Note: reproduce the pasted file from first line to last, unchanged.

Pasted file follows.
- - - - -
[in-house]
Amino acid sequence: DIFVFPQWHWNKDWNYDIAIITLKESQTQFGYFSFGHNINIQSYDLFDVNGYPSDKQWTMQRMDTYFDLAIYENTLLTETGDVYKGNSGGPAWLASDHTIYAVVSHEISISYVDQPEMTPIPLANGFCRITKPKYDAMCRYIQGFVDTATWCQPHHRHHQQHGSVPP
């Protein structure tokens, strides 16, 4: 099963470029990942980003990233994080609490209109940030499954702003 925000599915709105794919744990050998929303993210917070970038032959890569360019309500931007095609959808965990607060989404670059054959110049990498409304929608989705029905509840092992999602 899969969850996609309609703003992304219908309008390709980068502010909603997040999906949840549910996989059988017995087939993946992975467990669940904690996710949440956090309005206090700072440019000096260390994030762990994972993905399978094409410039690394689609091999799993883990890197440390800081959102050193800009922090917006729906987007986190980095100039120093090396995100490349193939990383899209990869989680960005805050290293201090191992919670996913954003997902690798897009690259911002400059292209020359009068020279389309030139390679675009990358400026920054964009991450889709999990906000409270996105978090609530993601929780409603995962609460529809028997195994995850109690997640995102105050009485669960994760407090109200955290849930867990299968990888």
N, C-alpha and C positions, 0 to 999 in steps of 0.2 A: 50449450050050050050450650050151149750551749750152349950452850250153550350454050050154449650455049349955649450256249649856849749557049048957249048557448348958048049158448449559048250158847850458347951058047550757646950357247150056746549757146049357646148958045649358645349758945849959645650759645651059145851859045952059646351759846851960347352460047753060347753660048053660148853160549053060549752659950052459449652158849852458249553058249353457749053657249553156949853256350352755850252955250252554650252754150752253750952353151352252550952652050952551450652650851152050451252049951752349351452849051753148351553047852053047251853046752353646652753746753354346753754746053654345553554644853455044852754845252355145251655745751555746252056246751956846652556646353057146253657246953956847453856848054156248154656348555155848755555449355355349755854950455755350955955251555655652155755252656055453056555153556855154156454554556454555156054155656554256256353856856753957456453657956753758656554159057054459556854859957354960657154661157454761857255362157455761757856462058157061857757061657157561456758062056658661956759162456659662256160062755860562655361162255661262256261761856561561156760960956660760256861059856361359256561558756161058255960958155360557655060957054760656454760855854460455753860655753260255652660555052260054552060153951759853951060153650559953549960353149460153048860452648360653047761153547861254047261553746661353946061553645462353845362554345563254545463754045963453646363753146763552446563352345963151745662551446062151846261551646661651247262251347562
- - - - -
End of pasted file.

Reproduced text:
[in-house]
Amino acid sequence: DIFVFPQWHWNKDWNYDIAIITLKESQTQFGYFSFGHNINIQSYDLFDVNGYPSDKQWTMQRMDTYFDLAIYENTLLTETGDVYKGNSGGPAWLASDHTIYAVVSHEISISYVDQPEMTPIPLANGFCRITKPKYDAMCRYIQGFVDTATWCQPHHRHHQQHGSVPP
């Protein structure tokens, strides 16, 4: 099963470029990942980003990233994080609490209109940030499954702003 925000599915709105794919744990050998929303993210917070970038032959890569360019309500931007095609959808965990607060989404670059054959110049990498409304929608989705029905509840092992999602 899969969850996609309609703003992304219908309008390709980068502010909603997040999906949840549910996989059988017995087939993946992975467990669940904690996710949440956090309005206090700072440019000096260390994030762990994972993905399978094409410039690394689609091999799993883990890197440390800081959102050193800009922090917006729906987007986190980095100039120093090396995100490349193939990383899209990869989680960005805050290293201090191992919670996913954003997902690798897009690259911002400059292209020359009068020279389309030139390679675009990358400026920054964009991450889709999990906000409270996105978090609530993601929780409603995962609460529809028997195994995850109690997640995102105050009485669960994760407090109200955290849930867990299968990888």
N, C-alpha and C positions, 0 to 999 in steps of 0.2 A: 50449450050050050050450650050151149750551749750152349950452850250153550350454050050154449650455049349955649450256249649856849749557049048957249048557448348958048049158448449559048250158847850458347951058047550757646950357247150056746549757146049357646148958045649358645349758945849959645650759645651059145851859045952059646351759846851960347352460047753060347753660048053660148853160549053060549752659950052459449652158849852458249553058249353457749053657249553156949853256350352755850252955250252554650252754150752253750952353151352252550952652050952551450652650851152050451252049951752349351452849051753148351553047852053047251853046752353646652753746753354346753754746053654345553554644853455044852754845252355145251655745751555746252056246751956846652556646353057146253657246953956847453856848054156248154656348555155848755555449355355349755854950455755350955955251555655652155755252656055453056555153556855154156454554556454555156054155656554256256353856856753957456453657956753758656554159057054459556854859957354960657154661157454761857255362157455761757856462058157061857757061657157561456758062056658661956759162456659662256160062755860562655361162255661262256261761856561561156760960956660760256861059856361359256561558756161058255960958155360557655060957054760656454760855854460455753860655753260255652660555052260054552060153951759853951060153650559953549960353149460153048860452648360653047761153547861254047261553746661353946061553645462353845362554345563254545463754045963453646363753146763552446563352345963151745662551446062151846261551646661651247262251347562